I came to the most beautiful place yesterday. It was the most beautiful space I have witnessed in my Self since being on Yoga retreat and coming back to the “world.” It is, I think, the hardest part about coming off of retreat – to love and accept your life and the people in it while also making discriminating and difficult decisions upon the return. There is a contraction when I leave. I retreat from the physical surroundings and people that create the need to retreat in the first place, and in all honesty, it is really to accept all that it is all part of the giant ceremony we call life. The hard part is incorporating this acceptance and clarity.
In Yoga, we learn that can can get out of our cycle of suffering (clean our Karma up), which is what we are all trying to do, Yogi or not… we want out of suffering. So we ask ourself with the hope of ridding future suffering – What does this mean? Am I ever going to recover from this huge life change? Will I be able to to make a living doing what I love? In Buddhism, life is suffering, and we will always be in and out of this cycle. But there are chances to liberate the mind – this, both practices agree on.
The fact of the matter is, for most of us, we don’t really want to know everything. We have all made a pact with one another pretending that we won’t all die one day, because deep down, our true nature is to be in the moment. I realized this morning upon waking up, wait a minute, I just want to sit on the porch and watch the snow fall, and I’m just going to allow myself that joy, instead of figuring anything out.
I found in this place of love and acceptance all of my ‘needing’ to know and ‘wanting’ resolution went away. There was a kindness and gentleness for everyone in my life, including myself.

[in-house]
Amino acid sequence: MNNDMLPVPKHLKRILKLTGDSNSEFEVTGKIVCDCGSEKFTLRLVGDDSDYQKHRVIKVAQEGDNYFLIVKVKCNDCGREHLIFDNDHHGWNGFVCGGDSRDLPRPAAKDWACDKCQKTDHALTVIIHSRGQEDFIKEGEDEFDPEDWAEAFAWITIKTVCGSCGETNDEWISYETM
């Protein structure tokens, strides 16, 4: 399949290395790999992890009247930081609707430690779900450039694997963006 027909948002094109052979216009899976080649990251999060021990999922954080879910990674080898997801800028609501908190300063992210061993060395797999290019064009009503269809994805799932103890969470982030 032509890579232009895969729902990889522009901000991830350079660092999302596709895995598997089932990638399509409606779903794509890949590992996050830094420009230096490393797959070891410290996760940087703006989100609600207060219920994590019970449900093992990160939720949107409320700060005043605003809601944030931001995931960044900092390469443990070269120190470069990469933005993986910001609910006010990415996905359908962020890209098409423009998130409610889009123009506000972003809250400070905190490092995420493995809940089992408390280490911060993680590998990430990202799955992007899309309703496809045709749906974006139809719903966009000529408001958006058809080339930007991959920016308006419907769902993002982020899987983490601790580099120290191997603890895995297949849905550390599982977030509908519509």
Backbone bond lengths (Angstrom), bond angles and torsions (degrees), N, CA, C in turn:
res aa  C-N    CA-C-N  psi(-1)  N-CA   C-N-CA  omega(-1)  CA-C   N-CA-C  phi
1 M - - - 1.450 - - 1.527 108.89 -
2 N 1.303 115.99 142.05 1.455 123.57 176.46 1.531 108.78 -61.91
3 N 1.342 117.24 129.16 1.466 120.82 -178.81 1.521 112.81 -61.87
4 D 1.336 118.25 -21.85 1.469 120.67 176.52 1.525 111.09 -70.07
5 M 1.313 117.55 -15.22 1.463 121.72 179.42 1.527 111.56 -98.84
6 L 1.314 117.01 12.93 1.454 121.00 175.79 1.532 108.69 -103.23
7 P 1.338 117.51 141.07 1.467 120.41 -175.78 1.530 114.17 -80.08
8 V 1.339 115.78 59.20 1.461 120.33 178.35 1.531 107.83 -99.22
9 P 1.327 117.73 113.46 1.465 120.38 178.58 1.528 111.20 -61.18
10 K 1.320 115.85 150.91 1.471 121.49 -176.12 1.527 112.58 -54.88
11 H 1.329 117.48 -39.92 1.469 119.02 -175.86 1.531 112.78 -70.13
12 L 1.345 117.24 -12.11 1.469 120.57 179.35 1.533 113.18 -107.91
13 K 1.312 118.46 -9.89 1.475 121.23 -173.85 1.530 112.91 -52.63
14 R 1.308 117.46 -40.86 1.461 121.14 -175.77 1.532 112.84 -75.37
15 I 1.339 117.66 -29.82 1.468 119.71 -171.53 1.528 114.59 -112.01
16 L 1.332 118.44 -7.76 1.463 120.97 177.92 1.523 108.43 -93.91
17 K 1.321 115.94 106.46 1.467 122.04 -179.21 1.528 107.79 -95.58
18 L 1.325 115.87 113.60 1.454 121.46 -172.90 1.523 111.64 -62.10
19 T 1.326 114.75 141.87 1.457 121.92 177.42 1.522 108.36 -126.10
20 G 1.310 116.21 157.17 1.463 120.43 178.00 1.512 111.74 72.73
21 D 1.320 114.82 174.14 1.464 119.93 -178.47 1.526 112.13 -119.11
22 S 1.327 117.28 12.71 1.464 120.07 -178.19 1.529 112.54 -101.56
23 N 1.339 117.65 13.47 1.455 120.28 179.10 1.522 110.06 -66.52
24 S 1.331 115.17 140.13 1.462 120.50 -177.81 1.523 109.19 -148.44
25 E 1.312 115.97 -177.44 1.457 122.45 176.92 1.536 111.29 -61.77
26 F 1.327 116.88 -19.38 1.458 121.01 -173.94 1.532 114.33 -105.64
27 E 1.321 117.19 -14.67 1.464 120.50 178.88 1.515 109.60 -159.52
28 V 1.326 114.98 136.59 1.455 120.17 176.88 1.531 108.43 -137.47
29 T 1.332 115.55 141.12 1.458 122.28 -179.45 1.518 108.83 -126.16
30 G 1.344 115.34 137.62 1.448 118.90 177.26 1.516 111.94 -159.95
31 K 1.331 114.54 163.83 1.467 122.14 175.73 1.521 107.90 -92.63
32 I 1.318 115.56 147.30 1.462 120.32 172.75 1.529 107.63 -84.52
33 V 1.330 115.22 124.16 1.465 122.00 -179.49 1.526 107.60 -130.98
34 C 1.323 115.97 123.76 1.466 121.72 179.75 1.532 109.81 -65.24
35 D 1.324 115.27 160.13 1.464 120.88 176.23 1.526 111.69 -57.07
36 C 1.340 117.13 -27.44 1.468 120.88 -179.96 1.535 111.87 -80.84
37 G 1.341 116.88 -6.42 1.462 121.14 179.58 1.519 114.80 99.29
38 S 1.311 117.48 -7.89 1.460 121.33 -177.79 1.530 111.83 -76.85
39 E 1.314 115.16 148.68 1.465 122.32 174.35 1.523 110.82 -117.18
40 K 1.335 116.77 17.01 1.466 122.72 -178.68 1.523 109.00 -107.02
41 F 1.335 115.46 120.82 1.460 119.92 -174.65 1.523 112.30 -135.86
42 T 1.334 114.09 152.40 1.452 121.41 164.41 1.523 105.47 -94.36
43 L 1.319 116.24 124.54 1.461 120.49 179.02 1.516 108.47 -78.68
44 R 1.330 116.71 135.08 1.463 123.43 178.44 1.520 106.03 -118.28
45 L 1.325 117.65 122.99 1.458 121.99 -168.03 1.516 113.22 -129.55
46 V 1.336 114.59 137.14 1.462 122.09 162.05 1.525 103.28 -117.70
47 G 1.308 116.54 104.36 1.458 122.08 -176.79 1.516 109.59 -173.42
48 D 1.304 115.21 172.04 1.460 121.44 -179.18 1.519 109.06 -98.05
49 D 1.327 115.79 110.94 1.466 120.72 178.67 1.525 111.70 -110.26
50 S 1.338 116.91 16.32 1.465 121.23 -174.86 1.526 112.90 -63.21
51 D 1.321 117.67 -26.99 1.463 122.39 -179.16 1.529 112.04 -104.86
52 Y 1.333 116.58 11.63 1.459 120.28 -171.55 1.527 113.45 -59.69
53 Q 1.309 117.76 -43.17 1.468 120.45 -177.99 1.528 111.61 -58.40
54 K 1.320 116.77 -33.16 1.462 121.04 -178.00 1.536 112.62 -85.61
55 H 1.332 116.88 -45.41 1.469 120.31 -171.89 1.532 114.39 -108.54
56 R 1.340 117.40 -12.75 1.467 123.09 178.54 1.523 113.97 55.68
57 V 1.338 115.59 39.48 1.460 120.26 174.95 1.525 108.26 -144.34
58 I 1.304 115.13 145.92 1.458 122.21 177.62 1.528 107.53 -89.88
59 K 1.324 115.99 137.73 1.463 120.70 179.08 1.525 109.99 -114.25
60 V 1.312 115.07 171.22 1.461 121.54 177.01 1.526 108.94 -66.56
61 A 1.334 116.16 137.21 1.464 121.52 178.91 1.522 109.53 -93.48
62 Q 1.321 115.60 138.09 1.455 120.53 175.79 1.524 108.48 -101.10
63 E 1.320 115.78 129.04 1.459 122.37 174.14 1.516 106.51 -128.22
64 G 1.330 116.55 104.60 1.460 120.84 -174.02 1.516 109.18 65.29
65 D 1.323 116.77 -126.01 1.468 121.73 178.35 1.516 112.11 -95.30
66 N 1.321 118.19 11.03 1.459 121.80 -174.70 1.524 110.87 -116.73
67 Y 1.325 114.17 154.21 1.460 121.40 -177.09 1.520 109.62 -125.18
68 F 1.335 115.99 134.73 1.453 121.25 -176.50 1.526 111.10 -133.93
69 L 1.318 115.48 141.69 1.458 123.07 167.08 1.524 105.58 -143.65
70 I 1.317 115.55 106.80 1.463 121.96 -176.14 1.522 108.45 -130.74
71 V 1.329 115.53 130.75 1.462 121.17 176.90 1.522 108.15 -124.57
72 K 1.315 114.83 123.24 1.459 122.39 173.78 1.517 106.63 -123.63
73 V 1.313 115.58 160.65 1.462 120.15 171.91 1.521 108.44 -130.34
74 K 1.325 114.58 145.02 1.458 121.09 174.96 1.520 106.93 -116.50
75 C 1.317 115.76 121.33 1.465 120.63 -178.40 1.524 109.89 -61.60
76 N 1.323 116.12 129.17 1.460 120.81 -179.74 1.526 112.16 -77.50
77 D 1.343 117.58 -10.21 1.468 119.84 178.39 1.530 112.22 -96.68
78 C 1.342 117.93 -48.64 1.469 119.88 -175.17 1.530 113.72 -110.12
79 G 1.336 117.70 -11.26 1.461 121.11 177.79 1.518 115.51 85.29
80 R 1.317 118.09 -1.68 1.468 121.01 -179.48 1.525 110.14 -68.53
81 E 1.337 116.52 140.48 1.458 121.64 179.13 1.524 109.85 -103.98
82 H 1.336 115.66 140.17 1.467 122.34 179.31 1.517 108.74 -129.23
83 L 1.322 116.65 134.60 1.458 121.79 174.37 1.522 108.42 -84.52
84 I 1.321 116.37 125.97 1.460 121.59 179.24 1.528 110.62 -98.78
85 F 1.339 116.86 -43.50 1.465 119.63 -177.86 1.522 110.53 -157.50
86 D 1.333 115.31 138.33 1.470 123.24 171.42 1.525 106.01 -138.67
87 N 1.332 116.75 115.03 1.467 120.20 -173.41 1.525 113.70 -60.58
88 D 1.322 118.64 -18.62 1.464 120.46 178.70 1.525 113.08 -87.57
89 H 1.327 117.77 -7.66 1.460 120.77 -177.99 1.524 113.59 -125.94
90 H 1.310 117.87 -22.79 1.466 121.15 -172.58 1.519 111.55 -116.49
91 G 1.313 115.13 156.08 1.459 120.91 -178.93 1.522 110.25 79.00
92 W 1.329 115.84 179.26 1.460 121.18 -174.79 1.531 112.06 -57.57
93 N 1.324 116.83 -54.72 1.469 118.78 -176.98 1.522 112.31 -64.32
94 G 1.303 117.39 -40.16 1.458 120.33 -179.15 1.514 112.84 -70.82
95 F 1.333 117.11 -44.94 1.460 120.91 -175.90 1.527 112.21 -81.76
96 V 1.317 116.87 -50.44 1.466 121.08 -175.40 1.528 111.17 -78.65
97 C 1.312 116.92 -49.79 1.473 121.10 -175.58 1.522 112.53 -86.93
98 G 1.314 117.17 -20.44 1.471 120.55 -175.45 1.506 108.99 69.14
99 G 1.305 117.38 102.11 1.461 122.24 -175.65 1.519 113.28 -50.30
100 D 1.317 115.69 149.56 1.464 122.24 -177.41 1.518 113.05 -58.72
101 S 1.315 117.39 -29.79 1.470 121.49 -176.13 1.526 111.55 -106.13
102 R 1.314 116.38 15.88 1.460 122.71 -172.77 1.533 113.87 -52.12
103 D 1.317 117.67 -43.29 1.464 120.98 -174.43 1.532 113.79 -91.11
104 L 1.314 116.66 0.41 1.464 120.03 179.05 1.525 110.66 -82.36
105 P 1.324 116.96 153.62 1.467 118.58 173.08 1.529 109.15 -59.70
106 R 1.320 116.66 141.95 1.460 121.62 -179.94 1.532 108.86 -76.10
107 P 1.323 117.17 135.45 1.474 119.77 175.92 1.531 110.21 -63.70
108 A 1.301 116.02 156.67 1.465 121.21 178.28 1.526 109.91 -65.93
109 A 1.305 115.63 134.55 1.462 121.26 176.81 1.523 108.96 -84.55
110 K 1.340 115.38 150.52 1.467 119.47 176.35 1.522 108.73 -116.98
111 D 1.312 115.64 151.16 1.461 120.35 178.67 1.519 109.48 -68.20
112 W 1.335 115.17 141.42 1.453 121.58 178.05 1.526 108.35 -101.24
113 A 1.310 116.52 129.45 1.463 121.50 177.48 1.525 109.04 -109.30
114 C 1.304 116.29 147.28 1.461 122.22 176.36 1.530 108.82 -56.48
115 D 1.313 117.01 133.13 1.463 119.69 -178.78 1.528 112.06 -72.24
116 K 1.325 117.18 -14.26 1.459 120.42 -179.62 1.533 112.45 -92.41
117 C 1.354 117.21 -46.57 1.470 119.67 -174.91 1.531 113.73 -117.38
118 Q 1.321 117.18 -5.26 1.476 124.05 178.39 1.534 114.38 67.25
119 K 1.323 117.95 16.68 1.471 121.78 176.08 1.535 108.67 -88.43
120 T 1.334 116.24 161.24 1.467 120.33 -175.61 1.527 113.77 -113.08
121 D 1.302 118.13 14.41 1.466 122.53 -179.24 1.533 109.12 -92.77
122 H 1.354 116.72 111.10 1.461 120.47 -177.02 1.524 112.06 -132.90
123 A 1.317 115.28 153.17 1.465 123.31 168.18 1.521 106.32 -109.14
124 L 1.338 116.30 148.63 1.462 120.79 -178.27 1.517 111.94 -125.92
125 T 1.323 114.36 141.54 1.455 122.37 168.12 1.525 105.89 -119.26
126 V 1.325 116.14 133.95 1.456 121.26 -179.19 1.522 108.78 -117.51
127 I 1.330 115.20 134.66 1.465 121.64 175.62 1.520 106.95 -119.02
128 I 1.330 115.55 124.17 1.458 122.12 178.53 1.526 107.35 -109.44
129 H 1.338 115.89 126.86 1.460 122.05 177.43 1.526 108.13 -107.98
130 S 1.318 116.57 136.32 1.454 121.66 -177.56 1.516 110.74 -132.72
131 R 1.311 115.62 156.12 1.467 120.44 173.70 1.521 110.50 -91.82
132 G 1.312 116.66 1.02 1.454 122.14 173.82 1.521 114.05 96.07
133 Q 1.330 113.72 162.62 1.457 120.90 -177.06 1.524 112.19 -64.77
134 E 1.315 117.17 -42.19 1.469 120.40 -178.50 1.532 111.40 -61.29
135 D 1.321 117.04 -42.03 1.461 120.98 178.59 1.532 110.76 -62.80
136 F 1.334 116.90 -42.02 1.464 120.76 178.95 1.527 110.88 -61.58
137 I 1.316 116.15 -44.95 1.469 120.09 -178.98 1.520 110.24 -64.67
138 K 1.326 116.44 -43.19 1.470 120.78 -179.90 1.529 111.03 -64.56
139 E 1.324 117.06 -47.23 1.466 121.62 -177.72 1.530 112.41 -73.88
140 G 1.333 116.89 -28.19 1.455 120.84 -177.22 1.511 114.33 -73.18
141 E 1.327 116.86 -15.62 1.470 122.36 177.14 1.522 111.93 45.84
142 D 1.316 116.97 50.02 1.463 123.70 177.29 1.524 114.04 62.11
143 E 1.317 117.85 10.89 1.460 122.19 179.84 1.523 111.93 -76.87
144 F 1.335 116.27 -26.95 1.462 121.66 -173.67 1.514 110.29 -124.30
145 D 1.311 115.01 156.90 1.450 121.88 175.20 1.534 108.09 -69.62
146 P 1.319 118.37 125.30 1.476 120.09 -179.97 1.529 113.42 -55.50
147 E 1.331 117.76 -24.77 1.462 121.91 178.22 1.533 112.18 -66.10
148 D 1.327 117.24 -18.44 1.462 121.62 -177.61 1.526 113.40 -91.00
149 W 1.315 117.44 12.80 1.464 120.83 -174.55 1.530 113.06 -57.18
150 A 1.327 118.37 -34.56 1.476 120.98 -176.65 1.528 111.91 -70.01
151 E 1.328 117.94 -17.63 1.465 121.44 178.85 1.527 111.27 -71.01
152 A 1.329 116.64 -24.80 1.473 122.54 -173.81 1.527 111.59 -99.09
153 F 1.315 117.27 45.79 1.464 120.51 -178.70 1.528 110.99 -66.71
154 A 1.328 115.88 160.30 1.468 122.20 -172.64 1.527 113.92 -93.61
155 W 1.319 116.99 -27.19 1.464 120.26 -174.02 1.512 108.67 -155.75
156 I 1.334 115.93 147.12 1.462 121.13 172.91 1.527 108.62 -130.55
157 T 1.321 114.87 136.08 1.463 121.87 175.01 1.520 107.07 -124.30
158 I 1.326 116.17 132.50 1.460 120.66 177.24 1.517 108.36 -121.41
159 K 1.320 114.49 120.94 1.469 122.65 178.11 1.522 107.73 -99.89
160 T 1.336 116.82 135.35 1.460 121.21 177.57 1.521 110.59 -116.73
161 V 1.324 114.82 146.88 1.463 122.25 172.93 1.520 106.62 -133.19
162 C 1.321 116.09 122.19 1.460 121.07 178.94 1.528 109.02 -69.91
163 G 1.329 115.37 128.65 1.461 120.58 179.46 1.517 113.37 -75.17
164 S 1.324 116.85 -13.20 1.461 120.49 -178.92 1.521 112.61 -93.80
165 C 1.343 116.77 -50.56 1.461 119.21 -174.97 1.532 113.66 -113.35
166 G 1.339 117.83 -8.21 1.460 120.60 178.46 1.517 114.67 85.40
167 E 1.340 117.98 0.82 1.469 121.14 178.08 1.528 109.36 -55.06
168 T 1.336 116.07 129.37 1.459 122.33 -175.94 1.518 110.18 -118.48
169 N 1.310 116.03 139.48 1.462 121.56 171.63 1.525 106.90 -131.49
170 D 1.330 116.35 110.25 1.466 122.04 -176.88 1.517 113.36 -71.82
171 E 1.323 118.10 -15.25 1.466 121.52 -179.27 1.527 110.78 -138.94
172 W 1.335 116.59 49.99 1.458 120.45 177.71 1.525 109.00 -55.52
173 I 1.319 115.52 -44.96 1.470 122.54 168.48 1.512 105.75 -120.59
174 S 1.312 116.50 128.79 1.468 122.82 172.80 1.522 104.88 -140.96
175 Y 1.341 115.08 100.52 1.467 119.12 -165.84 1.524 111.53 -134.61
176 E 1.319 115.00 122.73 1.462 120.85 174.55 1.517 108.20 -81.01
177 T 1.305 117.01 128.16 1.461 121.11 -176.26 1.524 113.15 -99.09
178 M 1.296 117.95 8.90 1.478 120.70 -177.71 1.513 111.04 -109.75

There is this burning question we think we need to answer: What is my Dharma? How can I rid my bad Karma?
Something else that I was able to really let go of was the need to even address these questions. There is a great teaching from the magazine BuddhaDharma named, “Who’s Pulling the Strings?”, and it addresses the western view of Karma as being mechanistic and deterministic. For example, “I am sick because of something that happened in the past life.” In this way of thinking, everything becomes mechanical and needs an answer or has a reason; while it may be true that everything has a reason… our minds are much too small to figure it out.
There is a fear in many people that if we don’t address these questions then we won’t see our path, or we will lose ourselves and not enjoy the things we love like kinds of music, people, and friends. That we will become some person that just says “Yeah man, it’s all good, all the time, peace and love.” My belief here is that all that is true is never lost. If you truly love and come alive to a certain kind of music, it will remain.
My conclusion? If we start trying to figure out and name everything that is challenging or even good in life, it creates a separation from joy, and life is joyful. What I will say, too, is that there are times for personal inquiry. There is a need for discrimination and discipline… but if your need for discrimination or answers rules your life, you might just want to start feeling the things you are feeling with love for them.
“I want to beg you
as much as I can, to be patient
toward all that is unsolved in your heart
and try to love the questions themselves
like locked rooms and like books
that are written in a very foreign tongue.
Do not now seek the answers,
Which cannot be given you
because you would not be able to live them.
and the point is, to live everything
live the questions now.
perhaps you will then gradually,
without noticing it,
live along some distant day
into the answer.”
-Rainer Maria Rilke-